Brief exchanges of callsigns and sig reports (59s) were done. The contacts tended to be unstable, with the sigs good for perhaps 2-3 seconds at certain moments, and other moments it would cut-off in the middle of the exchange. Not very good link quality for extended ragchew QSOs as experienced with the earlier 03:24z pass.
Attempts were made to compensate for doppler. In this event, access occurred on 437.800, and shifting freq to 437.805 extended the usability of the end of the pass about 10-15 seconds.
I was surprised that attempts to shift down 10 and 5 khz for doppler in the first half of the pass didn't seem to have material effect. Your access time and link quality into the repeater may vary.
Remaining crossband repeater passes for Saturday are at 4:13:58 pm HST 10 degree pass and 5:48:07 pm HST 22 degreee pass. Sunday passes are 1:53:15 am HST 10 degrees and 3:28:20 am HST 15 degrees.
Kyle WH6BIE, Dean KH6DT and Ron AH6RH held a three-way QSO via the ISS UHF/VHF Cross-band repeater. The QSO occured at 5:26 pm HST, Fri June 23, 2006 on a 55 degree ascending pass to the east. The usable passtime was 1 minute, 40 seconds.
Kyle used a Yaesu FT-50rd for the uplink and FT-2800M 5/8 monoband mobile vertical on a bicycle for the downlink. Dean used an Icom IC-2720. Ron used a Kenwood TM-D700 at 10 watts and 1/4 wave verticals mounted on the car.Click here to play the video file.
At 7:04 pm HST, Fri June 23, 2006 a 5 degree ascending pass to the wast was measured. The usable passtime was 15 seconds.
Station used was a Kenwood TM-D700 running 10 watts into a trunk-lid 1/4 wave UHF antenna. No attempt was made for doppler frequency correction on these measurements.
The cross-band repeater on the International Space Station is operational from now until sometime Sunday, June 25, 2006. Don't miss this opportunity to operate this rare mode. You transmit on 437.800 Mhz, and receive on 145.800 Mhz.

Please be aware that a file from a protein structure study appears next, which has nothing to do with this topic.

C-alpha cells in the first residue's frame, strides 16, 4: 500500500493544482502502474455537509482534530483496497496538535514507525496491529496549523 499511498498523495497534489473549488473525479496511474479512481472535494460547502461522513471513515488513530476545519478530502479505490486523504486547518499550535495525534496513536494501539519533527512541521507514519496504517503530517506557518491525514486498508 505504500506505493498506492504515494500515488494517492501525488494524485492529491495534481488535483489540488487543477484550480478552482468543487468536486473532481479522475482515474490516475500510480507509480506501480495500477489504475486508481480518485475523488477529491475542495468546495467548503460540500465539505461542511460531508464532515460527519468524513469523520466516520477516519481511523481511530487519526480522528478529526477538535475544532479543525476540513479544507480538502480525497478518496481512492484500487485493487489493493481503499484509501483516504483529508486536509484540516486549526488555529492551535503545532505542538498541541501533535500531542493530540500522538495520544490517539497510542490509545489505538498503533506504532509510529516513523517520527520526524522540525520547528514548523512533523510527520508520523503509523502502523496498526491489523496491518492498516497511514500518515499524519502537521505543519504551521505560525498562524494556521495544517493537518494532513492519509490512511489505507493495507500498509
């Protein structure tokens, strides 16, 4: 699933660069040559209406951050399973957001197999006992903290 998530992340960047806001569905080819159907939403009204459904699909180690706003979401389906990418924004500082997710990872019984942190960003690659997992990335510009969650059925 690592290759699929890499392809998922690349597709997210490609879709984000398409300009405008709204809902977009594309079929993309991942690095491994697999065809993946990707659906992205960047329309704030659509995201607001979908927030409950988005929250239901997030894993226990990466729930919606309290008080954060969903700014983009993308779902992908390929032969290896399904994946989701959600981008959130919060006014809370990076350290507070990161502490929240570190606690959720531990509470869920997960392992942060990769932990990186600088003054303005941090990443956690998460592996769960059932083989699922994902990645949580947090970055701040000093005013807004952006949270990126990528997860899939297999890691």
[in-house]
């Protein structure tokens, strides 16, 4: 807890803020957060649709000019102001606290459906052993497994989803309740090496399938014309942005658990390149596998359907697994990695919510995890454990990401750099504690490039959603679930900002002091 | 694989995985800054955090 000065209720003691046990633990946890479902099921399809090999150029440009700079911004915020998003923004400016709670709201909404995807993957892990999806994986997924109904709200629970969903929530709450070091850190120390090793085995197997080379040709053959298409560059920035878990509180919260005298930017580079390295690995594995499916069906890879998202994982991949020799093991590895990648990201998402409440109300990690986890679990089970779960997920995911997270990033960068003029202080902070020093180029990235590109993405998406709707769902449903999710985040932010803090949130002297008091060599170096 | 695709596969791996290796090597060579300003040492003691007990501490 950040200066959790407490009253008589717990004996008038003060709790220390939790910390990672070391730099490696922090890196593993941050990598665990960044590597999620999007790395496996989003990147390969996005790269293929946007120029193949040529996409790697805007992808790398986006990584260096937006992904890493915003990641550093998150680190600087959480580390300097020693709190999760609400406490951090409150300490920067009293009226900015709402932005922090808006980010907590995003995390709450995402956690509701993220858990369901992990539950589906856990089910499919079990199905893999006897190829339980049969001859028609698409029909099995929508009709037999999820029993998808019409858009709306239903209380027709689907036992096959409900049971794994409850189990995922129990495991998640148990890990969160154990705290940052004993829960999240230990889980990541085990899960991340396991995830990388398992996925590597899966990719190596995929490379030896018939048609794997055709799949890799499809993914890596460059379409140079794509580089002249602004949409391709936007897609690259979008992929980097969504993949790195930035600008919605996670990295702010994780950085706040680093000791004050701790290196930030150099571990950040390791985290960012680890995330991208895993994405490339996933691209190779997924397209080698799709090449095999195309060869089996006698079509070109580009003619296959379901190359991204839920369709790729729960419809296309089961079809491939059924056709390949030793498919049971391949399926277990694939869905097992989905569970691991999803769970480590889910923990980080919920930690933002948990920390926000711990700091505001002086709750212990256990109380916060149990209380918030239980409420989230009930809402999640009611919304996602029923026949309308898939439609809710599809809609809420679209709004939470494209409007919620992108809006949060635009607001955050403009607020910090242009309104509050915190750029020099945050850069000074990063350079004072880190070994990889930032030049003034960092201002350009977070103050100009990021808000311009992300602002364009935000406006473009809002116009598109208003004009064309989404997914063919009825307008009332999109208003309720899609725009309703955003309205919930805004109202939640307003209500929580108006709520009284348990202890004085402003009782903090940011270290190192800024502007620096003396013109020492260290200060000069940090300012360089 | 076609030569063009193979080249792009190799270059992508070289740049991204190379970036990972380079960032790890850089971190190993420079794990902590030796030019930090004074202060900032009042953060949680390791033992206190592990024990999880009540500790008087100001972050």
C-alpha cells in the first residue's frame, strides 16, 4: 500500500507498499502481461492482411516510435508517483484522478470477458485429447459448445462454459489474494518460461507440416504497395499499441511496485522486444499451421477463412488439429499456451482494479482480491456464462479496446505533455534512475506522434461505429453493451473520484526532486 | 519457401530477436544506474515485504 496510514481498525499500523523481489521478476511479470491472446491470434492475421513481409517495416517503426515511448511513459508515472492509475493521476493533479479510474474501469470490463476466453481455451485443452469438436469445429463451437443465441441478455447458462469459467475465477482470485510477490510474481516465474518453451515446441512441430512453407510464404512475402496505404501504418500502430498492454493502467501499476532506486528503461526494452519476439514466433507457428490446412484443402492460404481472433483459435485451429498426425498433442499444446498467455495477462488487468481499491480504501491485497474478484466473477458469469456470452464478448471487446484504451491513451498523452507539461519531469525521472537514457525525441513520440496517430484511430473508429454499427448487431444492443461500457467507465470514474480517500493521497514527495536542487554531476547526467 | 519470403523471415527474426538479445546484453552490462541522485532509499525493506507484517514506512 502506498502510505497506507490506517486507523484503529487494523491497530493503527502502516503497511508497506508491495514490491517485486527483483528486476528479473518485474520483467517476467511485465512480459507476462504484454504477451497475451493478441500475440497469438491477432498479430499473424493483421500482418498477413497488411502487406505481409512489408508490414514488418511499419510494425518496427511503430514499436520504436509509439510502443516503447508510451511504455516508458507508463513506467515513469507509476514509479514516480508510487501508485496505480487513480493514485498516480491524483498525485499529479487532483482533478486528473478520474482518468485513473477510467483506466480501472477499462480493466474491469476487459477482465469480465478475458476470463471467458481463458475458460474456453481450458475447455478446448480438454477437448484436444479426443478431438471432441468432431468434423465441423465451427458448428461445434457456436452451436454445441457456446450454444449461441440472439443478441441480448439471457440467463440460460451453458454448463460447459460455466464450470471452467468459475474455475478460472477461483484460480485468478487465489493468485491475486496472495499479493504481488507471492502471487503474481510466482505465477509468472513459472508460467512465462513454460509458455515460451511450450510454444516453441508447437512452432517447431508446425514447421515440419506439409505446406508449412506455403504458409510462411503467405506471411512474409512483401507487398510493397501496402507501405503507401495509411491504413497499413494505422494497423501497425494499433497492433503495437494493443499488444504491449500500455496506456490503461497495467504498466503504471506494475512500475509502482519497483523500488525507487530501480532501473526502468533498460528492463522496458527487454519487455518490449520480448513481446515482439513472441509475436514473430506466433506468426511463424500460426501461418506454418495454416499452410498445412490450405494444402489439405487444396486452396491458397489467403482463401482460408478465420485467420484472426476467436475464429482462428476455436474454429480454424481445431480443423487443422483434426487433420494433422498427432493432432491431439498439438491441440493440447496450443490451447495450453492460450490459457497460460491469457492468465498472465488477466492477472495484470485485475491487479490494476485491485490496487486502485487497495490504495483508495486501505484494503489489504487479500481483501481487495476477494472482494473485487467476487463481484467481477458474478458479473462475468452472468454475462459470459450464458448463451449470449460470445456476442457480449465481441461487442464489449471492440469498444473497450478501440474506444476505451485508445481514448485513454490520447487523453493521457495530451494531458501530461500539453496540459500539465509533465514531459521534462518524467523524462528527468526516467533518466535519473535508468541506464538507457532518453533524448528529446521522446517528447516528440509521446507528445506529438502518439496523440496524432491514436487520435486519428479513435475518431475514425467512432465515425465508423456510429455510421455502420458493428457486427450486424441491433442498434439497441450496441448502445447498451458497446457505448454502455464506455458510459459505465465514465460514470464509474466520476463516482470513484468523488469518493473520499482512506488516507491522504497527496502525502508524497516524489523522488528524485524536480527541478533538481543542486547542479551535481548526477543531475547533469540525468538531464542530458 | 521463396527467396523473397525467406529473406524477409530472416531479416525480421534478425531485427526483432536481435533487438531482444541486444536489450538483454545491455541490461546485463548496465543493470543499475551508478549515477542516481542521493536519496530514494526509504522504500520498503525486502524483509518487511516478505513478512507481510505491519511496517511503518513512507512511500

The list of times of the passes over Honolulu in HST is here. Click on this link.
For realtime news, see http://www.issfanclub.com
The linking for the State-wide VHF repeater system is operational again. Many thanks to Robin, AH6CP for his efforts.
First three-way QSO over 1.2 Ghz was done on Saturday, June 3, 2006 between 8:36 and 9:00 pm between Rick KH7O, Toby KH7FR and Ron AH6RH. Stations were running 10 watts into gain antennas between 9 dB and 14 dB gain. None of these stations have line-of-sight on 2m or 440 UHF.
Operated Radio Central onboard the USS Missouri, BB-63, as part of Museum Ships Weekend. 20 meters and 17 meters began to warm up about 2:00 pm local time, was still going strong with some mean QSB when I had to leave at 5:00 pm local. We were averaging about one QSO per minute on each band.
Station 1 was a Kenwood TS-450S with an amp running 600 watts into a vertical on 20m. Station 2 was a Kenwood TS-450S with an amp running 400 watts into a vertical on 17m. See photos at http://www.kh6bb.org
Was great to hook up to Al, KH6ILR/3 in Washington, D.C. on 17 meters. Many thanks to Ned, KH7JJ, for an absolutely wonderful day!
First digital data exchange over 1.2 Ghz using Icom ID-1 radios was done on Sunday, May 28, 2006 at 8:51 pm. Web access and e-mail operations were transparent. This paves the way to further assessment for using the ID-1 as a rapid means of deploying Internet connectivity to disaster scenes. See ID-1 IP programming notes on how to program the radio for simplex IP operations.